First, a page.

Indonesia will resume sending bird flu virus specimens to the World Health Organization immediately, the health minister said Tuesday, ending a four-month standoff health officials feared could potentially put the entire world at risk.

Siti Fadiliah Supari -- whose nation has been hardest hit by bird flu, with 66 human deaths -- had earlier refused to share virus samples, saying she wanted a guarantee they would not be used to develop expensive commercial vaccines.

International scientists argued she was making it impossible to monitor the Indonesian virus to see if it was mutating into a more dangerous form.

"We will start sending bird flu samples to the World Health Organization immediately," Supari told reporters after two days of talks with top WHO officials, who assured her the virus would not be misused.

"We trust WHO," Supari said in an apparent about face. "We trust WHO will not violate our trust, because this is related to the WHO's credibility."

For weeks the health minister has been demanding that the global body change its 50-year-old virus sharing system, in which it collects regular flu samples from all over the world and makes them available to vaccine makers and others.

She argued that -- in the event of a pandemic -- large pharmaceutical companies would use the virus to make vaccines that were ultimately unaffordable to her people.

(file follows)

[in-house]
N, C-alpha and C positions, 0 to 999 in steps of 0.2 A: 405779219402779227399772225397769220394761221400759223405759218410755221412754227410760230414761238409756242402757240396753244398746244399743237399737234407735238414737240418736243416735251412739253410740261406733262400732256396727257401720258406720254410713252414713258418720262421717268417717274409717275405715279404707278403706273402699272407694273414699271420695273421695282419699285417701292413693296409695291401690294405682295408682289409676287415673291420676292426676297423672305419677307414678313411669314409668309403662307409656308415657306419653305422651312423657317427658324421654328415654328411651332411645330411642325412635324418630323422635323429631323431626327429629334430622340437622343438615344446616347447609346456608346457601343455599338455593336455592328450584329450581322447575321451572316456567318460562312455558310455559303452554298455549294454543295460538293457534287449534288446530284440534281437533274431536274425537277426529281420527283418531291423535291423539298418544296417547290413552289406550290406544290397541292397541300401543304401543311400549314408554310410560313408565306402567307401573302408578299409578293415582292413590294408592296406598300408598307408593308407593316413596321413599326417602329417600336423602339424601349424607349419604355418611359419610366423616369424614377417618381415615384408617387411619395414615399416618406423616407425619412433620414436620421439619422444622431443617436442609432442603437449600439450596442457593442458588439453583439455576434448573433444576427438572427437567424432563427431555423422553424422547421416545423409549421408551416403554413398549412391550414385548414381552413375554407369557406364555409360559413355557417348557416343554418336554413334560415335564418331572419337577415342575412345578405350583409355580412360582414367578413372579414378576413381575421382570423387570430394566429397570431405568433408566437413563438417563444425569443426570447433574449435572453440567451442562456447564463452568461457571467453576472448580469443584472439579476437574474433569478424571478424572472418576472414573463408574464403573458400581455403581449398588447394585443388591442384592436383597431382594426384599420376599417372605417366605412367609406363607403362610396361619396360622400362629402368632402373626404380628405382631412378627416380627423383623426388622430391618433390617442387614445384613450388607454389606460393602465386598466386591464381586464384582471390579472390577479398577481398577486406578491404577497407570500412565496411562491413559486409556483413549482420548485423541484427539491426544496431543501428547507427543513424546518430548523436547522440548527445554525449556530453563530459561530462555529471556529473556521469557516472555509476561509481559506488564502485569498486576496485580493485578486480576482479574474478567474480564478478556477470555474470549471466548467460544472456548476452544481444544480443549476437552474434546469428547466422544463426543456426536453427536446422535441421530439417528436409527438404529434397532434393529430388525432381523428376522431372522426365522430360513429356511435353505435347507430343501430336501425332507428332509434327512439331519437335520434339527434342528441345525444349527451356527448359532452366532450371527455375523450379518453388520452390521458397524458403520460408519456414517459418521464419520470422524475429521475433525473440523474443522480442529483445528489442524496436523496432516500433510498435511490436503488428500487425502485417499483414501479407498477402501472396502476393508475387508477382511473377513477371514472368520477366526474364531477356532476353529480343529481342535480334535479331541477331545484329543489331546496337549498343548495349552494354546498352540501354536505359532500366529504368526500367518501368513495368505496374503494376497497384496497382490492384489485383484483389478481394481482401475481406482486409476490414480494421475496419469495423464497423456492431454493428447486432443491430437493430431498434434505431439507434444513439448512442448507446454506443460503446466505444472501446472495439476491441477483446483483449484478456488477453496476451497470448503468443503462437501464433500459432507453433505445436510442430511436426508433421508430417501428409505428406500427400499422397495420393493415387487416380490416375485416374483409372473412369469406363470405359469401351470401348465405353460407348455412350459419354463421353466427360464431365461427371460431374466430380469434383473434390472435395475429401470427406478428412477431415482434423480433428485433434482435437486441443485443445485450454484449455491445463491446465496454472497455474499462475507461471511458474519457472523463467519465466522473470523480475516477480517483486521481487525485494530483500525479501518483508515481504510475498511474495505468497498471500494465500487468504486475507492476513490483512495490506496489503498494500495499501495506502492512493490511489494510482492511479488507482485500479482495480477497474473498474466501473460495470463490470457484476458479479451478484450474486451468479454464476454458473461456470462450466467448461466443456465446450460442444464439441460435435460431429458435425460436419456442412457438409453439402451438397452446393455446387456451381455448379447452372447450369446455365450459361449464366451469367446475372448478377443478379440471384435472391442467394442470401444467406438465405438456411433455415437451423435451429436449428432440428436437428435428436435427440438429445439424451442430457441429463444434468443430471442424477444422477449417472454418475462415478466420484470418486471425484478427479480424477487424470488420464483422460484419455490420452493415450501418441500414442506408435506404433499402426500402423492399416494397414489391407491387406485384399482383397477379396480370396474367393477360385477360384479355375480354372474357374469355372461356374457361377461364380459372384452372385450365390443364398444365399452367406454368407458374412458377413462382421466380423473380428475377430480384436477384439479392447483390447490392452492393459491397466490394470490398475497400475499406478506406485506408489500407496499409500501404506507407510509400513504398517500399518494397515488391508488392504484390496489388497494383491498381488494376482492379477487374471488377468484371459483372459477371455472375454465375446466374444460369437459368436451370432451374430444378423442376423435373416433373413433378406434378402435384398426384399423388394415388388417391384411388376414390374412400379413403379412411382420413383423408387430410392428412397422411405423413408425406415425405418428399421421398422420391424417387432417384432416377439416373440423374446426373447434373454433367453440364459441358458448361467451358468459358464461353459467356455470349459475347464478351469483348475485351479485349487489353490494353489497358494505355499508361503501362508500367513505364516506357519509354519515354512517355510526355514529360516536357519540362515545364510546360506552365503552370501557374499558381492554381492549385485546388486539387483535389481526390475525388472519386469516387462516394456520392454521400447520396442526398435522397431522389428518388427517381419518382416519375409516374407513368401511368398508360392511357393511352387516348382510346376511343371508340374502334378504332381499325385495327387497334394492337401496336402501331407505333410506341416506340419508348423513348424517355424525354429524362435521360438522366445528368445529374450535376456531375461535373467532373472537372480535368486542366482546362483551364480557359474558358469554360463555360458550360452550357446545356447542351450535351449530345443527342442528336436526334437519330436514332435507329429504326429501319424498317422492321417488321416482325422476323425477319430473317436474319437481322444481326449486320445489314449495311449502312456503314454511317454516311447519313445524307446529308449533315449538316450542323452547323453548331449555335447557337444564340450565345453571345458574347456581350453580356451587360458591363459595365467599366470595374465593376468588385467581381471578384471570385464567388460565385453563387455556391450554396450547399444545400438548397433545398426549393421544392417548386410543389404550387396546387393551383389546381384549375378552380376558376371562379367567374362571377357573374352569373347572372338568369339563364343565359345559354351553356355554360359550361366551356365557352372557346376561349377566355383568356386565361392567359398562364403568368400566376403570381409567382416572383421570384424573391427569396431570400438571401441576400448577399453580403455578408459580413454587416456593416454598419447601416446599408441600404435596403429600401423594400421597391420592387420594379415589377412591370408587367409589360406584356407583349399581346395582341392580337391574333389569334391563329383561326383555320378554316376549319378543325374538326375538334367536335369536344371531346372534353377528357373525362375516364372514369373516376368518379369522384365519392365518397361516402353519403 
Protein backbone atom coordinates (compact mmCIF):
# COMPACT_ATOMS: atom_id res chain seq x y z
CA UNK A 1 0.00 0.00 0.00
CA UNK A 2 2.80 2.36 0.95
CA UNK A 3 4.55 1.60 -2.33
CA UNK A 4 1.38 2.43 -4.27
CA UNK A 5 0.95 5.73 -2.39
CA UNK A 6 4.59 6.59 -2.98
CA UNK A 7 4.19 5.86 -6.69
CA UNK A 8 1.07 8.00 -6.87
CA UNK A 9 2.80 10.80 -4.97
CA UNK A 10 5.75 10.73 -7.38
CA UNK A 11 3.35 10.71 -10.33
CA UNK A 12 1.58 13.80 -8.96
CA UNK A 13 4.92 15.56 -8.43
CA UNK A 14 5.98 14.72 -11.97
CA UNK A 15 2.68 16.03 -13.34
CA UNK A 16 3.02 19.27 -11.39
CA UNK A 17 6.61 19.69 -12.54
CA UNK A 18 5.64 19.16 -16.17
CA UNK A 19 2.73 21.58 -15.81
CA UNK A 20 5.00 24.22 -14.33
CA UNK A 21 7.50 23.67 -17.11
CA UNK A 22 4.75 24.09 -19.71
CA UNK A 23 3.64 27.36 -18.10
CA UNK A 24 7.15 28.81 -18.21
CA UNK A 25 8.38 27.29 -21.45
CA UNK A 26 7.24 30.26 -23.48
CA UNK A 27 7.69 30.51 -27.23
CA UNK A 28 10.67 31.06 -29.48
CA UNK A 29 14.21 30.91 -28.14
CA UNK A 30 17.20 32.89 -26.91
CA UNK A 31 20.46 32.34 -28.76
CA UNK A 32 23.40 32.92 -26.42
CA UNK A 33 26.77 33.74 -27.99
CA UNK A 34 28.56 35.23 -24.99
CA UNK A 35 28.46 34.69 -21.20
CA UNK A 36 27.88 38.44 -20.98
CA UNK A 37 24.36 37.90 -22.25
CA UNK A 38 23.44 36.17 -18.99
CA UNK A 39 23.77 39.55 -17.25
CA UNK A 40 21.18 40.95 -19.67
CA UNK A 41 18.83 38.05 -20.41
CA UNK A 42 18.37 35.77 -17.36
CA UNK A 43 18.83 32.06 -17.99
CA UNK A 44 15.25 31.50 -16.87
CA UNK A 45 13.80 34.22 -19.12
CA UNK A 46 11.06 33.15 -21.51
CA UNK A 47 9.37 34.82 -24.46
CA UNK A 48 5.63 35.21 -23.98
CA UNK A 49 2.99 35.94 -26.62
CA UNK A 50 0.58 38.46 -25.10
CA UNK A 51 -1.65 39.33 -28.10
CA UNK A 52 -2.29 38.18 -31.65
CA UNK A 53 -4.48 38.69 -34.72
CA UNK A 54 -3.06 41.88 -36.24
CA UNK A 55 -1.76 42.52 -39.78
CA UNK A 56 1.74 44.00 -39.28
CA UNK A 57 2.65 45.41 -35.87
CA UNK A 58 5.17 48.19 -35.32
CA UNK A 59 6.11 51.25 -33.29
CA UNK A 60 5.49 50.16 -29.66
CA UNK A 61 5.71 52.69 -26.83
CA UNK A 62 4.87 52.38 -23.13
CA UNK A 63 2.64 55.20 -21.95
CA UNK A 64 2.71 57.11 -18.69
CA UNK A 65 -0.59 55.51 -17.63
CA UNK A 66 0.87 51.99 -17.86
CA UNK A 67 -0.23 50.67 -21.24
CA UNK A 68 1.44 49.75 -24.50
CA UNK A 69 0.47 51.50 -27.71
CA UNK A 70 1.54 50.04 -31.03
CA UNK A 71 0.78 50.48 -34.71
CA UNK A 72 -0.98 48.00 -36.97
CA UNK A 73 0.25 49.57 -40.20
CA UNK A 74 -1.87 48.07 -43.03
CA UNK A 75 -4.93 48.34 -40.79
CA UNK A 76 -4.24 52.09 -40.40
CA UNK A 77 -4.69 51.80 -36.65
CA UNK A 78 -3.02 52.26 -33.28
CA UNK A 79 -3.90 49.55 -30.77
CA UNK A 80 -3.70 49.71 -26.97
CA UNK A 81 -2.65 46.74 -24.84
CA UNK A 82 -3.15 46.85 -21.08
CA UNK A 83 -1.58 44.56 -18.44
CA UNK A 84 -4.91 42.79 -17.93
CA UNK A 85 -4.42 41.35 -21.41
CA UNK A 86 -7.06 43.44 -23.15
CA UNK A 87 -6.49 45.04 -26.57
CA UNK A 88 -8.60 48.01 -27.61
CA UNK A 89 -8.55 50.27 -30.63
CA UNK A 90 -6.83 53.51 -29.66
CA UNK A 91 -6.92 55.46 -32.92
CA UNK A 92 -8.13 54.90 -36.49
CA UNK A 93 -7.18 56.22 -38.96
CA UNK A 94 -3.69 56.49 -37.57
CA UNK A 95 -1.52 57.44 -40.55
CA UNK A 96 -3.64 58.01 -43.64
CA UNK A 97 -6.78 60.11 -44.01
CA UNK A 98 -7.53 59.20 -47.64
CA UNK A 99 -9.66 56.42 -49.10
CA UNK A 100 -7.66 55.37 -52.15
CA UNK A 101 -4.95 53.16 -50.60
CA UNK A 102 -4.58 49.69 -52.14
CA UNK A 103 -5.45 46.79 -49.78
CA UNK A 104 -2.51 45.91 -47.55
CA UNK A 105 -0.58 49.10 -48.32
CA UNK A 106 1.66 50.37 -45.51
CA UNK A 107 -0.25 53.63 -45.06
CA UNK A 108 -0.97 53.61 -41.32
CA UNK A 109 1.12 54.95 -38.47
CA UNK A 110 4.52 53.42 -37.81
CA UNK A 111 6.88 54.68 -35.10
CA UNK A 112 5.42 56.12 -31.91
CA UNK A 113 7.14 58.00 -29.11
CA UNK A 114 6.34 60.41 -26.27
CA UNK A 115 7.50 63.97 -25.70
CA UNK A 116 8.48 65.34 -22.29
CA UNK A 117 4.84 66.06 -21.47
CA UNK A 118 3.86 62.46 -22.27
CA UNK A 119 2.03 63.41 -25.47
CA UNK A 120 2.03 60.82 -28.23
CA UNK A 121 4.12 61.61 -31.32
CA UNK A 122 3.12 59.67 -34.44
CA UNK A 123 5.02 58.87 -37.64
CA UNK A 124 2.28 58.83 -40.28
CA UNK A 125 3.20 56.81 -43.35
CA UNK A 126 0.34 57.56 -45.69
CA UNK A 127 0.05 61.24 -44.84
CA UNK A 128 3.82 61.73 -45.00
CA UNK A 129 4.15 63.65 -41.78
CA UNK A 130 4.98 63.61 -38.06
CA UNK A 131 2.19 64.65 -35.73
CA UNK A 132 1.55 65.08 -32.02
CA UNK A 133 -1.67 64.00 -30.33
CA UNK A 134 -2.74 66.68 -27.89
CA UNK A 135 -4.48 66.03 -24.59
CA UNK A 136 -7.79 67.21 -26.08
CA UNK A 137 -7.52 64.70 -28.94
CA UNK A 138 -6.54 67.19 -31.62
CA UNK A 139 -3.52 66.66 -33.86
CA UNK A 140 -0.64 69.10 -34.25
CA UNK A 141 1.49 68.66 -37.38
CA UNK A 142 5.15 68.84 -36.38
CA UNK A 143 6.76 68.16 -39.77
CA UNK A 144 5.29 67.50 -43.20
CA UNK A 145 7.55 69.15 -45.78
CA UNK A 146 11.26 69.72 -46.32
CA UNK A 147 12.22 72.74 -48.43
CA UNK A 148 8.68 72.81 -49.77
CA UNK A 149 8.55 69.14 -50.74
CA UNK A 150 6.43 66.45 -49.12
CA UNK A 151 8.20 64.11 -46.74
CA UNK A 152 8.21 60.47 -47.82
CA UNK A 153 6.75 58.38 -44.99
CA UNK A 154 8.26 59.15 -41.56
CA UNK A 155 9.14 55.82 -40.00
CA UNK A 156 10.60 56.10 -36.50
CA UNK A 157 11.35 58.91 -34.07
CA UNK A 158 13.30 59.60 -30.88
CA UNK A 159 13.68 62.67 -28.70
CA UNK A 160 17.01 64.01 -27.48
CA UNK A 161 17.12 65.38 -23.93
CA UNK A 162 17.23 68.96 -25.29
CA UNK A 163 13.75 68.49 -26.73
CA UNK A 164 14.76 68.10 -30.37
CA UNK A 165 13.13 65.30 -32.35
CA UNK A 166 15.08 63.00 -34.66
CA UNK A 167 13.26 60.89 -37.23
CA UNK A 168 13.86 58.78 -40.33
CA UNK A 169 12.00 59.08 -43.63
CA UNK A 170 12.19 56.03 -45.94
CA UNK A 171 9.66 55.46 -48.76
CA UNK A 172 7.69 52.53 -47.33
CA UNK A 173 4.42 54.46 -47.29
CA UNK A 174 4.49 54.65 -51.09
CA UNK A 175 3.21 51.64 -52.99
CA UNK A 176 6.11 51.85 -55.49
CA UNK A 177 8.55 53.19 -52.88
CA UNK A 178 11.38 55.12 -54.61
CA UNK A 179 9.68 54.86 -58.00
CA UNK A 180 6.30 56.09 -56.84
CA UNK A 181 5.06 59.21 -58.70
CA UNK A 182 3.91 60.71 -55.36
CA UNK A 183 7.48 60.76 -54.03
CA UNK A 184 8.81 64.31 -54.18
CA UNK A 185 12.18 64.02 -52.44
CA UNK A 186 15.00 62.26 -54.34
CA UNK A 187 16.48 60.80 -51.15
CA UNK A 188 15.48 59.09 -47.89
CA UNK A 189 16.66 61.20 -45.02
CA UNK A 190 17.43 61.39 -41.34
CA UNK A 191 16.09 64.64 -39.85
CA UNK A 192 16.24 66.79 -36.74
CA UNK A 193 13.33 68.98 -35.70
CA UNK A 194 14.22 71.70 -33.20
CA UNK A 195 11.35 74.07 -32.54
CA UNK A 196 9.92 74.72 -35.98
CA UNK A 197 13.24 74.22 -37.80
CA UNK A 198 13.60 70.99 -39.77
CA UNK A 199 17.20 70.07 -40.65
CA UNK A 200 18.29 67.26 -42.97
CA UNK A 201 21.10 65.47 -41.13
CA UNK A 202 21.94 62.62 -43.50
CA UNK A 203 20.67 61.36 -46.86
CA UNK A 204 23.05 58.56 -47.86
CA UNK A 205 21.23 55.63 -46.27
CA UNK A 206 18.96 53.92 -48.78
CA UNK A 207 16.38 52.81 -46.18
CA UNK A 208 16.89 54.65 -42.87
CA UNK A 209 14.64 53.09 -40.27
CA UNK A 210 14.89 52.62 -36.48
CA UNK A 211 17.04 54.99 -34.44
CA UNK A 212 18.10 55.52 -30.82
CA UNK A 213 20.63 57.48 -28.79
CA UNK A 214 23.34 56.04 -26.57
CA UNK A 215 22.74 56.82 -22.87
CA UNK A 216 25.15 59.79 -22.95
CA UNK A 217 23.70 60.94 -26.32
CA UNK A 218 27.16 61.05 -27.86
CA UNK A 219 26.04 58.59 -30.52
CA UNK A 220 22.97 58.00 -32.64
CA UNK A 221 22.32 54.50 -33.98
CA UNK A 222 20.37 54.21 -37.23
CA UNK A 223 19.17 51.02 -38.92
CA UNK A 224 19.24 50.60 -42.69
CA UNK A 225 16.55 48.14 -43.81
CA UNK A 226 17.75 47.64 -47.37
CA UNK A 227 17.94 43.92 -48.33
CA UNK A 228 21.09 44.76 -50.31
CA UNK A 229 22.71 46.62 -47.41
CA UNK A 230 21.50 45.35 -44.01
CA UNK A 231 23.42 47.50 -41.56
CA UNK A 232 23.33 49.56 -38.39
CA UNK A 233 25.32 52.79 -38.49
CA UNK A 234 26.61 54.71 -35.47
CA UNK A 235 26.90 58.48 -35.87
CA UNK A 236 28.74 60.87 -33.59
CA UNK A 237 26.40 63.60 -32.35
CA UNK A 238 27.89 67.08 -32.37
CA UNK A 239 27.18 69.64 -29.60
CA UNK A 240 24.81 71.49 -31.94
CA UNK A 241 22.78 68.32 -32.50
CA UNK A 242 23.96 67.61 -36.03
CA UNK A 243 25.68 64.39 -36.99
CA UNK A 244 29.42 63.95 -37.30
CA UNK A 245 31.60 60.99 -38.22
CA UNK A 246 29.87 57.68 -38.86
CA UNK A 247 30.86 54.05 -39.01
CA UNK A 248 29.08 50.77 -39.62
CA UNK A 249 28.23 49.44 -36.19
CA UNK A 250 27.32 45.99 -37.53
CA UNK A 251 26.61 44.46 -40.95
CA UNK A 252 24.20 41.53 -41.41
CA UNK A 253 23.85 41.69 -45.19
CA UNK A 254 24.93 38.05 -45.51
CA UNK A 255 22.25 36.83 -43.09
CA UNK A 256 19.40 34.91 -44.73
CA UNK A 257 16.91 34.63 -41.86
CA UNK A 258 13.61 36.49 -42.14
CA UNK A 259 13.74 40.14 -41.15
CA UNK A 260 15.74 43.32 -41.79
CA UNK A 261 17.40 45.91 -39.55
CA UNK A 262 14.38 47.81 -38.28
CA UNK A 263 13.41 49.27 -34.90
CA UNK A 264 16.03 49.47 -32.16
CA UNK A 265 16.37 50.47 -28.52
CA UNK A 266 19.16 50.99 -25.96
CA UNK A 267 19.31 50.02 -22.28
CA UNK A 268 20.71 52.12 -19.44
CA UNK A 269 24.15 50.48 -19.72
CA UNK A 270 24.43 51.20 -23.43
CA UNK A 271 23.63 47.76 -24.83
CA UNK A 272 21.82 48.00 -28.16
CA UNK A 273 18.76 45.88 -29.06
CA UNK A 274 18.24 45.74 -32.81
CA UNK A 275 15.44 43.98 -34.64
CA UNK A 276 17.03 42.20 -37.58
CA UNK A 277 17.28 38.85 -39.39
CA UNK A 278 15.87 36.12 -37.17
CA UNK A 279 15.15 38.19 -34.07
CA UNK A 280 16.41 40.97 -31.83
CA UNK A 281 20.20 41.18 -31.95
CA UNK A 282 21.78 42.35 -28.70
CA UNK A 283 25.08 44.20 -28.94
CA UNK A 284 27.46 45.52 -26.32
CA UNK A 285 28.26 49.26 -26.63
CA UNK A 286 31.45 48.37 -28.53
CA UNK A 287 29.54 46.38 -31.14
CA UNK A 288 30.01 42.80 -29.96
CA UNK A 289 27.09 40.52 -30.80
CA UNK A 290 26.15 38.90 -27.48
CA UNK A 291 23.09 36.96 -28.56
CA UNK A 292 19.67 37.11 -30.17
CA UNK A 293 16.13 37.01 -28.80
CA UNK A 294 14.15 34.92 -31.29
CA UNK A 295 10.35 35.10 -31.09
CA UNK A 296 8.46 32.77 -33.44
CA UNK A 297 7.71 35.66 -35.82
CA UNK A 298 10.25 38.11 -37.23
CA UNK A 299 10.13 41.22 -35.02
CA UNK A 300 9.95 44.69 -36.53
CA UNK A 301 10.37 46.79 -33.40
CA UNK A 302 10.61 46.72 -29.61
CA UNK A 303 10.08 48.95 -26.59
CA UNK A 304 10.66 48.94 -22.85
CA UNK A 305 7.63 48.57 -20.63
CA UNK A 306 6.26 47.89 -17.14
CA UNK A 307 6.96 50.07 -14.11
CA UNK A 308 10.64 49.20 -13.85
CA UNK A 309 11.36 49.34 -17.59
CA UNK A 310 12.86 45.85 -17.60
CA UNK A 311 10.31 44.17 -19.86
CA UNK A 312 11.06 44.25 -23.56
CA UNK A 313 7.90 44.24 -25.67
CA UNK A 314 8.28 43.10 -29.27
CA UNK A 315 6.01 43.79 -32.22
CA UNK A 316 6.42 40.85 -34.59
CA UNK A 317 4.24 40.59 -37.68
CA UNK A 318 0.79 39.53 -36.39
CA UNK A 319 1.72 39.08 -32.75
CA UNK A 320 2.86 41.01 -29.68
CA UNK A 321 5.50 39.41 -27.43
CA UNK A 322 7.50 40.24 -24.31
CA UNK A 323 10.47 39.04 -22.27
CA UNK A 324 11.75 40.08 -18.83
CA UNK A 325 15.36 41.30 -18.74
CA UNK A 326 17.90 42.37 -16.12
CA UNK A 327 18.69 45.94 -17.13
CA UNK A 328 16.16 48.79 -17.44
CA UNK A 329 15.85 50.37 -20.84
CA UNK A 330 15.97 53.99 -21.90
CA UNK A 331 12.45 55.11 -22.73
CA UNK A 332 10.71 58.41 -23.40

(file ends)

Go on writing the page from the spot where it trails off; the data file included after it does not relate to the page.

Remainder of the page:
"These practices keep developing countries poor and sick," Supari told el-Shinta radio station hours before Tuesday night's press conference. "The system is more dangerous than bird flu itself."

Indonesia's decision to withhold the virus had received support from some other developing nations, many of which sent health chiefs to Jakarta for the gathering that wraps up Wednesday.

Dr. David Heymann, WHO's top flu official, earlier said Supari's demands would hinder research into the virus and jeopardize public safety.

"If we don't know what's going on, it's dangerous, and here is where the virus is most affecting humans," he told reporters late Monday, adding that vaccine makers are already looking elsewhere for virus samples.

"They will use other viruses, and it will leave Indonesia in great risk," he said. "And it will leave other countries in great risk."

Heymann suggested several ways to ensure a fairer distribution of vaccines, among them, creating stockpiles of vaccines for use in poor countries and transferring technology so they can produce their own.

To ensure it has access to a bird flu vaccine, Indonesia has reached a tentative agreement with U.S. drug manufacturer Baxter Healthcare Corp. Under the deal, Indonesia would provide samples of the virus in exchange for Baxter's expertise in vaccine production. Indonesia would stockpile the vaccine for use in case there is a major human outbreak.

Bird flu has killed at least 169 people since it began ravaging Asian poultry stocks in 2003, according to WHO. It remains hard for people to catch, and most human cases have been linked to contact with sick birds. But experts fear it could mutate into a form that spreads easily among people, potentially sparking a pandemic that could kill millions.

Currently, only up to about 500 million doses of flu vaccine can be produced annually -- far short of what would be needed in a pandemic.